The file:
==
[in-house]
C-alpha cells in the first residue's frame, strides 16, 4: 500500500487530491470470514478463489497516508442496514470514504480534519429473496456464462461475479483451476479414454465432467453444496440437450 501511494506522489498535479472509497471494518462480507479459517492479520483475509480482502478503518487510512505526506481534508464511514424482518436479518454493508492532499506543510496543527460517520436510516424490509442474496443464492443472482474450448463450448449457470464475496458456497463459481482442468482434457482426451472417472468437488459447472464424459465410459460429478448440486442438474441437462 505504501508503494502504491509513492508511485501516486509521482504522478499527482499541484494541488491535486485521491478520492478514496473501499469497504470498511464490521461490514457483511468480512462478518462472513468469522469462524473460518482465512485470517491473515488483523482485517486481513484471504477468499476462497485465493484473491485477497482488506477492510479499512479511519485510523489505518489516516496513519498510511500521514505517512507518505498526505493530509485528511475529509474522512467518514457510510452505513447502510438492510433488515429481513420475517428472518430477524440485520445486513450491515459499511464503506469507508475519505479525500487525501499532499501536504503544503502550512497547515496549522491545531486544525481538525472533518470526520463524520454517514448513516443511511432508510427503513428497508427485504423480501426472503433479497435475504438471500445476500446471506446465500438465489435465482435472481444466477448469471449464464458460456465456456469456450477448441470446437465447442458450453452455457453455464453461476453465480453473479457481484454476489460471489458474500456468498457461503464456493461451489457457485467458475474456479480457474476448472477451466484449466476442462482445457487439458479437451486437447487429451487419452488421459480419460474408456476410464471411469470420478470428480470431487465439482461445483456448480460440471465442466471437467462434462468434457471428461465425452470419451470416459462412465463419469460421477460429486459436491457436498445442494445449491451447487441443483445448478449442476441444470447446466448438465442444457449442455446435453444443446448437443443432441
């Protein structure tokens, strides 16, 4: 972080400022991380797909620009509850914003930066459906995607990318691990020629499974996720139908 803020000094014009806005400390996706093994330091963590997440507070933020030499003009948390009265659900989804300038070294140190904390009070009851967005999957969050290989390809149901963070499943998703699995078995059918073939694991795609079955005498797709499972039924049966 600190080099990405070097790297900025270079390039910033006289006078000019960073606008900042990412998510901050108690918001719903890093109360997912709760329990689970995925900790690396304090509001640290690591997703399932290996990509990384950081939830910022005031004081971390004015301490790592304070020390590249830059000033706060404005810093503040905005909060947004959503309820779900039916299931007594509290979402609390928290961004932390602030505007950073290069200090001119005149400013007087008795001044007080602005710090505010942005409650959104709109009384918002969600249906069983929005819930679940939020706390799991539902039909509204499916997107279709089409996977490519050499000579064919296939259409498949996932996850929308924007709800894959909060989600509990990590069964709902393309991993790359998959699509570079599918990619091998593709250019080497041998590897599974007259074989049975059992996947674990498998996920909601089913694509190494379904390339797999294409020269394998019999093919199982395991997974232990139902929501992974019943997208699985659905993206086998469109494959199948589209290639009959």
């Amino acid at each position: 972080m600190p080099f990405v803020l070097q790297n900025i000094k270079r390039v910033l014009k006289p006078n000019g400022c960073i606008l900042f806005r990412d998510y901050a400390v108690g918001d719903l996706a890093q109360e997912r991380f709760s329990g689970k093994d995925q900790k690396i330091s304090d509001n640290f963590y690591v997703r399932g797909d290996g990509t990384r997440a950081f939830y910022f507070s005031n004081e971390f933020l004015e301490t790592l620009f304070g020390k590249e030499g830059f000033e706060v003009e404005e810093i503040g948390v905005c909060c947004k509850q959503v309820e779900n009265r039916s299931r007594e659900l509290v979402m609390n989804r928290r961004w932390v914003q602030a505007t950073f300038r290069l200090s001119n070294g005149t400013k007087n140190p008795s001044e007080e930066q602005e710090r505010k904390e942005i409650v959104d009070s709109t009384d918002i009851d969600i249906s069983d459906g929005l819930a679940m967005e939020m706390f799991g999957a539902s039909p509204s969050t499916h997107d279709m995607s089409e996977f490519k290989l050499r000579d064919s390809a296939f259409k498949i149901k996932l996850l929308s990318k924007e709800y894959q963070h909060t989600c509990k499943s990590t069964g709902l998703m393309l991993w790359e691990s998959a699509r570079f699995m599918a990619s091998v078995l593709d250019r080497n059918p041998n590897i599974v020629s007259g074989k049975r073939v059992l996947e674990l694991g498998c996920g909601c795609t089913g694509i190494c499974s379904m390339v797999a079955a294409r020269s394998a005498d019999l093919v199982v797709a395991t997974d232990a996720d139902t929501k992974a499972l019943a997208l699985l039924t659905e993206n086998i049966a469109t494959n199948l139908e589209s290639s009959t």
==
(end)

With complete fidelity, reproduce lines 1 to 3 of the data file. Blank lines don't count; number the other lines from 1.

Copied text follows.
[in-house]
C-alpha cells in the first residue's frame, strides 16, 4: 500500500487530491470470514478463489497516508442496514470514504480534519429473496456464462461475479483451476479414454465432467453444496440437450 501511494506522489498535479472509497471494518462480507479459517492479520483475509480482502478503518487510512505526506481534508464511514424482518436479518454493508492532499506543510496543527460517520436510516424490509442474496443464492443472482474450448463450448449457470464475496458456497463459481482442468482434457482426451472417472468437488459447472464424459465410459460429478448440486442438474441437462 505504501508503494502504491509513492508511485501516486509521482504522478499527482499541484494541488491535486485521491478520492478514496473501499469497504470498511464490521461490514457483511468480512462478518462472513468469522469462524473460518482465512485470517491473515488483523482485517486481513484471504477468499476462497485465493484473491485477497482488506477492510479499512479511519485510523489505518489516516496513519498510511500521514505517512507518505498526505493530509485528511475529509474522512467518514457510510452505513447502510438492510433488515429481513420475517428472518430477524440485520445486513450491515459499511464503506469507508475519505479525500487525501499532499501536504503544503502550512497547515496549522491545531486544525481538525472533518470526520463524520454517514448513516443511511432508510427503513428497508427485504423480501426472503433479497435475504438471500445476500446471506446465500438465489435465482435472481444466477448469471449464464458460456465456456469456450477448441470446437465447442458450453452455457453455464453461476453465480453473479457481484454476489460471489458474500456468498457461503464456493461451489457457485467458475474456479480457474476448472477451466484449466476442462482445457487439458479437451486437447487429451487419452488421459480419460474408456476410464471411469470420478470428480470431487465439482461445483456448480460440471465442466471437467462434462468434457471428461465425452470419451470416459462412465463419469460421477460429486459436491457436498445442494445449491451447487441443483445448478449442476441444470447446466448438465442444457449442455446435453444443446448437443443432441
């Protein structure tokens, strides 16, 4: 972080400022991380797909620009509850914003930066459906995607990318691990020629499974996720139908 803020000094014009806005400390996706093994330091963590997440507070933020030499003009948390009265659900989804300038070294140190904390009070009851967005999957969050290989390809149901963070499943998703699995078995059918073939694991795609079955005498797709499972039924049966 600190080099990405070097790297900025270079390039910033006289006078000019960073606008900042990412998510901050108690918001719903890093109360997912709760329990689970995925900790690396304090509001640290690591997703399932290996990509990384950081939830910022005031004081971390004015301490790592304070020390590249830059000033706060404005810093503040905005909060947004959503309820779900039916299931007594509290979402609390928290961004932390602030505007950073290069200090001119005149400013007087008795001044007080602005710090505010942005409650959104709109009384918002969600249906069983929005819930679940939020706390799991539902039909509204499916997107279709089409996977490519050499000579064919296939259409498949996932996850929308924007709800894959909060989600509990990590069964709902393309991993790359998959699509570079599918990619091998593709250019080497041998590897599974007259074989049975059992996947674990498998996920909601089913694509190494379904390339797999294409020269394998019999093919199982395991997974232990139902929501992974019943997208699985659905993206086998469109494959199948589209290639009959």